JPMorgan civil suit could be a game changer
JPMorgan Chase Chairman and CEO Jamie Dimon testifies during a US House Financial Services Committee hearing in Washington, DC, June 19, 2012. Today the New York Attorney General filed suit against JPMorgan over alleged securities fraud.
Jeff Horwich: The New York Attorney General has sued JPMorgan Chase. The issue is mortgage-backed securities peddled by its Bear Stearns unit, leading up to the financial crisis.
Here's Marketplace's Eve Troeh.
Eve Troeh: Ok, here's a name you haven't heard in a while: Bear Stearns. The failed investment bank JP Morgan took over in 2008? New York's attorney general and a federal task force say they can prove that Bear Stearns knew it was selling badmortgage-backed securities. They're seeking $22 billion in civil fraud charges.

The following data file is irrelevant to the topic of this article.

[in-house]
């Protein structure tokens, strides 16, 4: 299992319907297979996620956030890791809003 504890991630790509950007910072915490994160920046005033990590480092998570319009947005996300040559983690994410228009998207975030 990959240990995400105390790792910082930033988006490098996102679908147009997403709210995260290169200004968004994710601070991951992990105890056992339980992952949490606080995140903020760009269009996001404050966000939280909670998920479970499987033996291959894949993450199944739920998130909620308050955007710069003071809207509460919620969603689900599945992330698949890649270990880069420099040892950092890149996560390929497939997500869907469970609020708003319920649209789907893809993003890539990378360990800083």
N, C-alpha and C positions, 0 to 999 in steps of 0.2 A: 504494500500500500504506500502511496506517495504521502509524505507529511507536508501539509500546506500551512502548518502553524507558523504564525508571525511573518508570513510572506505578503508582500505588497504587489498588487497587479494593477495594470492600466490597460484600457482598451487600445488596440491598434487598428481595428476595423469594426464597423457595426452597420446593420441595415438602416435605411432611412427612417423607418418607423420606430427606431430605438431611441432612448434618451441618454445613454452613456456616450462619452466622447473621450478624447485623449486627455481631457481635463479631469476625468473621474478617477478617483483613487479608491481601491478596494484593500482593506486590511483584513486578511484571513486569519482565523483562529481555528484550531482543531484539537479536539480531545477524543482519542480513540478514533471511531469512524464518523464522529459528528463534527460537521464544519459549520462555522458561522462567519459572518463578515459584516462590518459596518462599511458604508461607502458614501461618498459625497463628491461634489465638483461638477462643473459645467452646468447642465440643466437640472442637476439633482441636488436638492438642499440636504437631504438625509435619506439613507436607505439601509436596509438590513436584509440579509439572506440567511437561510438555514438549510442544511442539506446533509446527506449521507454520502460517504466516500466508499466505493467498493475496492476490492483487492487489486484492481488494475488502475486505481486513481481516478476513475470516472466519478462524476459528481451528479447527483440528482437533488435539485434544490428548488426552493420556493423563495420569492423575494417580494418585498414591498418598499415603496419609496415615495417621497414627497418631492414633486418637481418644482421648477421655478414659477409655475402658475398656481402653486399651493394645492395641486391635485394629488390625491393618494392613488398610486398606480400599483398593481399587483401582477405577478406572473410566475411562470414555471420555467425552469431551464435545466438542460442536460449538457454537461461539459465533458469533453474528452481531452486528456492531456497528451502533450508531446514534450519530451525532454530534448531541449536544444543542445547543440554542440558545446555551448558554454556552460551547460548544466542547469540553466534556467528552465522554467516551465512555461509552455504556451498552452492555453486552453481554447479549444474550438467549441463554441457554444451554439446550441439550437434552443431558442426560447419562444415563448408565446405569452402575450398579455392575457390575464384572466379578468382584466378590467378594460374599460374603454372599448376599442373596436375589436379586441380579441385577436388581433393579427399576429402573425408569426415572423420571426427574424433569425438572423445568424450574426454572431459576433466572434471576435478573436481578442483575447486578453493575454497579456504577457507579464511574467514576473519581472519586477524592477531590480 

Lawrence Baxter: And it's certainly by far the biggest action that they've taken.
Lawrence Baxter at Duke University School of Law says the burden of proof is lower for civil fraud than a criminal case. He expects to see more big suits. The punishment here will be money, paid by the banks.
But economist Peter Morici says that hits stockholders, not bank executives.
Morici: Jamie Diamond's still sitting there collecting $20 million a year. How is this payback for what his executives did to the American public?
I'm Eve Troeh for Marketplace.